Nov 19, 2016 07:40 AM EST

Elon Musk and Tesla to Develop Solar Shingles That 'Cost Less Than A Regular Roof'

By JC Santos

Elon Musk's Tesla and solar tech development and manufacturing company SolarCity on Friday signed a deal that approves the development of their first joint project. According to the Tesla CEO, the project's solar roof product would be more affordable than traditional shingles.

The Tesla pioneer said: "So the basic proposition will be: Would you like a roof that looks better than a normal roof, lasts twice as long, costs less and-by the way-generates electricity?" Elon Musk further asked. "Why would you get anything else?"

According to Bloomberg, Tesla's tempered glass and the use of the Tesla-Panasonic-SolarCity solar power technology would place a "premium" label for the specially-designed roof shingles. However, the report also indicates that Tesla will drive down manufacturing costs with optimized and streamlined manufacturing methods.

Tesla first unveiled their plans to manufacture a solar roof on Oct. 28 this year. Fortune.com collected a statement from SolarCity CEO Lyndon Rive said their competitively priced roofs can become part of the 5 million new roofing products US residents purchase yearly. Cousins Rive and Musk believe the new roof product can make waves.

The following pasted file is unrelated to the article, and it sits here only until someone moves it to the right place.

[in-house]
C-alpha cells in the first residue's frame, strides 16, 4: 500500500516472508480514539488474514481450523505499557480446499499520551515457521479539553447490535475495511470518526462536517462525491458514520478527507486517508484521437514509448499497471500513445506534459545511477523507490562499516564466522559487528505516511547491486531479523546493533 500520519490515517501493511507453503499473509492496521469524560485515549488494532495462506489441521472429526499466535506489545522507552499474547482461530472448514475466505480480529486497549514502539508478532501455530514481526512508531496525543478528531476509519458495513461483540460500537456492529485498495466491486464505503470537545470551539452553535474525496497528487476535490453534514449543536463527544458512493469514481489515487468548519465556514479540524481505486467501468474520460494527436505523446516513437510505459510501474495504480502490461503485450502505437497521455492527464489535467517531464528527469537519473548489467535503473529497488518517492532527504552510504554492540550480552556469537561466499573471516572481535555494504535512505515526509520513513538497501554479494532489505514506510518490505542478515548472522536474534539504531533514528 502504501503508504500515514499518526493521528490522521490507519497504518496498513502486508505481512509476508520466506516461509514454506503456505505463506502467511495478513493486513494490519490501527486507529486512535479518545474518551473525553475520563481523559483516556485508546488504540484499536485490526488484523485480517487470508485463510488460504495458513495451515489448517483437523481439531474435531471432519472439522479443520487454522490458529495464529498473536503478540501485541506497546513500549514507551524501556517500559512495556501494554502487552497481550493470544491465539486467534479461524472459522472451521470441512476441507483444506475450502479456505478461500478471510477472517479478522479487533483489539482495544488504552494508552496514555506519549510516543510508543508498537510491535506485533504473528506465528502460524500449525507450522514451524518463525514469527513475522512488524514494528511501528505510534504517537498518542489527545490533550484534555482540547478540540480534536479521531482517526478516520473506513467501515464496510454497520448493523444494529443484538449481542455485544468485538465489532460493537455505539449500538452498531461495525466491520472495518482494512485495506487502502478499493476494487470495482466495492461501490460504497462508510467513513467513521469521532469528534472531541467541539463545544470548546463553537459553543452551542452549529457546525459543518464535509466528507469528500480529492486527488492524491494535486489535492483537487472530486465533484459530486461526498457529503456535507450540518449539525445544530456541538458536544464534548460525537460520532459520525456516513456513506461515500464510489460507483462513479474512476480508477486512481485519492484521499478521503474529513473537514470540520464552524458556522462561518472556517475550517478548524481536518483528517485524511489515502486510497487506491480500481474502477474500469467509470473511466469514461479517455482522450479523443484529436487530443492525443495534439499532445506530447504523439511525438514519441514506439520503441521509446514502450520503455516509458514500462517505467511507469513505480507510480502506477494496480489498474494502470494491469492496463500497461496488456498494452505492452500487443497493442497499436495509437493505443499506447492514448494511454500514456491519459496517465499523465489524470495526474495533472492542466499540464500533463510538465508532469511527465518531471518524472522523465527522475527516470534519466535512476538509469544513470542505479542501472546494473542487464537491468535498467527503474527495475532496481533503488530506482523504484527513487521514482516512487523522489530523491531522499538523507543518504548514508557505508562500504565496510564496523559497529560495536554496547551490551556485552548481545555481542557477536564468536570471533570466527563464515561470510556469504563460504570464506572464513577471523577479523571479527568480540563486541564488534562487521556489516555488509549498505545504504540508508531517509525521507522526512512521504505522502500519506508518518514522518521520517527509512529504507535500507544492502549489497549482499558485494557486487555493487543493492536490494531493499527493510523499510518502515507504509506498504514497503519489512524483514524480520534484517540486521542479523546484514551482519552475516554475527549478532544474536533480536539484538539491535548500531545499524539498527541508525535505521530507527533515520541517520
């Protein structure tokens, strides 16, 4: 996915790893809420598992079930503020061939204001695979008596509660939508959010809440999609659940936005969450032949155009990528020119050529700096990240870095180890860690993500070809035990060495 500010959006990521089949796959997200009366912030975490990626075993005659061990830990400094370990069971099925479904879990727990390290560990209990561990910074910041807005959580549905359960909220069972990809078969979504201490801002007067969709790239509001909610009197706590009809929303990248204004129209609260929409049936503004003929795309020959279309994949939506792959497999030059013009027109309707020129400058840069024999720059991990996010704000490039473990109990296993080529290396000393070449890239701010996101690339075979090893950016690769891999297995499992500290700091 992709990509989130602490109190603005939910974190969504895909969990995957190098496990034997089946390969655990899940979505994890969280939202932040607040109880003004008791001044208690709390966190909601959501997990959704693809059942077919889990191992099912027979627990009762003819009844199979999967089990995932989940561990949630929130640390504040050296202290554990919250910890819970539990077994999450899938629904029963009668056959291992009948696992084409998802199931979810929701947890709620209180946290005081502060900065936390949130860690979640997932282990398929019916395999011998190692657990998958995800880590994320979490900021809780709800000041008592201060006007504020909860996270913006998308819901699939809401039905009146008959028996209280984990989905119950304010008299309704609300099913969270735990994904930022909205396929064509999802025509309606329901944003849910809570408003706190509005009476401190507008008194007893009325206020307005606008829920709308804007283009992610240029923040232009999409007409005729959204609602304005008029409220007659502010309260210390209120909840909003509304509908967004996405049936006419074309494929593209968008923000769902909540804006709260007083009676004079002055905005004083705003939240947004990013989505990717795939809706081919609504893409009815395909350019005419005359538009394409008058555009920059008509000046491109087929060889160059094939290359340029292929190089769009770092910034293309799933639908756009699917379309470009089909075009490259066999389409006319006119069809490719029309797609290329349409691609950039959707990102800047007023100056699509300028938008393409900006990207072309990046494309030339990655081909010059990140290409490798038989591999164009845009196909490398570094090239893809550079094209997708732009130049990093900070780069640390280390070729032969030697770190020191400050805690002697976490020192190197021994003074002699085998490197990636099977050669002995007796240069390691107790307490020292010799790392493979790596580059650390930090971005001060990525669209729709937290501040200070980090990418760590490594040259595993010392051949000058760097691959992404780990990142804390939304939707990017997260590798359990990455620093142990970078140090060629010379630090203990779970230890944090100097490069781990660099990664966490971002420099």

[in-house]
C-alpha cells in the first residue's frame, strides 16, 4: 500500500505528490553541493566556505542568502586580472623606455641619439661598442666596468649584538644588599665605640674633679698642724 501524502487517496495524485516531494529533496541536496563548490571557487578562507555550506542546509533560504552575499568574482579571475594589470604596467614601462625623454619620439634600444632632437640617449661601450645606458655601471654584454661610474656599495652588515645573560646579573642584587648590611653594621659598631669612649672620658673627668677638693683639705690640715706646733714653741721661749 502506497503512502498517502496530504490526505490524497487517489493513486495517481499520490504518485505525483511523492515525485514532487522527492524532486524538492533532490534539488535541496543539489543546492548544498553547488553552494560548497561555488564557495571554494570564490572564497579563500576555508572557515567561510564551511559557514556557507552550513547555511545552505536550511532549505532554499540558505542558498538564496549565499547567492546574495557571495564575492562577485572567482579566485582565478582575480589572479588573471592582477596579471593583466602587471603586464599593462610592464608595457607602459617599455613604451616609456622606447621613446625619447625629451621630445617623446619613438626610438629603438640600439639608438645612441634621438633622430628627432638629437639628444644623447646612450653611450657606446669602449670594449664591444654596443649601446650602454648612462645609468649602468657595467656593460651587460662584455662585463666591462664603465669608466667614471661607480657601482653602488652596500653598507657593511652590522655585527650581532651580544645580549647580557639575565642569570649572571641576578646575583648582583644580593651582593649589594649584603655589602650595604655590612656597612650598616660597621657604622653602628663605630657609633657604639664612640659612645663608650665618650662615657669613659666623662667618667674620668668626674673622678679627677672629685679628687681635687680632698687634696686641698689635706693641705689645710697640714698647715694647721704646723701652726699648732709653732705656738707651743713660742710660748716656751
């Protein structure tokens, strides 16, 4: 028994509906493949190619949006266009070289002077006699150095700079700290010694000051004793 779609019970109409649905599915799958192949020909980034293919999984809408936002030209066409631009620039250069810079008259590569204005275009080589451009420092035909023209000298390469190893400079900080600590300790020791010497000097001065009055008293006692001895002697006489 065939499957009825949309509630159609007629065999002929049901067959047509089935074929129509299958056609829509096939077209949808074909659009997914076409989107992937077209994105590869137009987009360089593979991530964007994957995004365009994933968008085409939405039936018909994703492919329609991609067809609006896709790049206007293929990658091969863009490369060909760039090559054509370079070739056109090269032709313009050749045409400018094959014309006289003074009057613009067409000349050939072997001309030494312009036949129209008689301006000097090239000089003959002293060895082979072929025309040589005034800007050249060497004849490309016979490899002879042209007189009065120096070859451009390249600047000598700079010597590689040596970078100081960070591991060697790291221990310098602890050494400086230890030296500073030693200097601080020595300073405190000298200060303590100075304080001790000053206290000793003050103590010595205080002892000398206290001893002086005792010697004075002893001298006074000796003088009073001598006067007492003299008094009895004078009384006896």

They also report that an "overwhelming" number of majority shareholders in Tesla had approved the merger with SolarCity. Despite the relation of Lyndon Rive and Elon Musk as cousins, 85% of the investors had agreed to the merger and to the project.

Investor confidence can be due to the "swinging" effect of "green investments". According to an investor survey by SustainableBrands.com, 70% of investors believe green investments are of high risk but majority also believe physical risk from climate change — its lasting effects — are "very important."

Against the merger were four Delaware lawsuits that focus on Tesla's "breach of fiduciary duty." According to some reports, it could mean the delay of the merger's completion — a claim that did not come true as the two companies had completed the merger the previous week.

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